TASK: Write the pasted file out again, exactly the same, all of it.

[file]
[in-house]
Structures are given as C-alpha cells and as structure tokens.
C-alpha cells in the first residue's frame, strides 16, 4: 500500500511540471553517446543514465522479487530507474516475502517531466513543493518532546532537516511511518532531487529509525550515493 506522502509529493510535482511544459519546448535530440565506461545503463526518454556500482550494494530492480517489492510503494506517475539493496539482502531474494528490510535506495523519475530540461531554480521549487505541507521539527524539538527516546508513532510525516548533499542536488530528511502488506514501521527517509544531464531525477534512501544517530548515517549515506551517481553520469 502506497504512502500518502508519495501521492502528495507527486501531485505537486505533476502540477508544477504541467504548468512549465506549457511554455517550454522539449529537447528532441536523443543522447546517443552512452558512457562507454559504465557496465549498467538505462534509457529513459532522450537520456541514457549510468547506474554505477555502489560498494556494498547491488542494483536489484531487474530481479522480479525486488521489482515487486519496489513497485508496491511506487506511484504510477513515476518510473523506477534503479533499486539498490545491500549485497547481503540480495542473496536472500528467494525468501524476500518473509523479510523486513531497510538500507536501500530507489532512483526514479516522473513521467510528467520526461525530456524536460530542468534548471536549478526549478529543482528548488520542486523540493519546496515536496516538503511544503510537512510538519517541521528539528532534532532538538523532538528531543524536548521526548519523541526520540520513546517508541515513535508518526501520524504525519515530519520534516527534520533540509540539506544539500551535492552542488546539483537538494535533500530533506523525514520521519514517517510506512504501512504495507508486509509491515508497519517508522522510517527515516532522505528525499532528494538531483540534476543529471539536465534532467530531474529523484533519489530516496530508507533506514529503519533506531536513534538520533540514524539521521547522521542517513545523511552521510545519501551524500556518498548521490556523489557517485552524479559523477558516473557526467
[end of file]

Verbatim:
[in-house]
Structures are given as C-alpha cells and as structure tokens.
C-alpha cells in the first residue's frame, strides 16, 4: 500500500511540471553517446543514465522479487530507474516475502517531466513543493518532546532537516511511518532531487529509525550515493 506522502509529493510535482511544459519546448535530440565506461545503463526518454556500482550494494530492480517489492510503494506517475539493496539482502531474494528490510535506495523519475530540461531554480521549487505541507521539527524539538527516546508513532510525516548533499542536488530528511502488506514501521527517509544531464531525477534512501544517530548515517549515506551517481553520469 502506497504512502500518502508519495501521492502528495507527486501531485505537486505533476502540477508544477504541467504548468512549465506549457511554455517550454522539449529537447528532441536523443543522447546517443552512452558512457562507454559504465557496465549498467538505462534509457529513459532522450537520456541514457549510468547506474554505477555502489560498494556494498547491488542494483536489484531487474530481479522480479525486488521489482515487486519496489513497485508496491511506487506511484504510477513515476518510473523506477534503479533499486539498490545491500549485497547481503540480495542473496536472500528467494525468501524476500518473509523479510523486513531497510538500507536501500530507489532512483526514479516522473513521467510528467520526461525530456524536460530542468534548471536549478526549478529543482528548488520542486523540493519546496515536496516538503511544503510537512510538519517541521528539528532534532532538538523532538528531543524536548521526548519523541526520540520513546517508541515513535508518526501520524504525519515530519520534516527534520533540509540539506544539500551535492552542488546539483537538494535533500530533506523525514520521519514517517510506512504501512504495507508486509509491515508497519517508522522510517527515516532522505528525499532528494538531483540534476543529471539536465534532467530531474529523484533519489530516496530508507533506514529503519533506531536513534538520533540514524539521521547522521542517513545523511552521510545519501551524500556518498548521490556523489557517485552524479559523477558516473557526467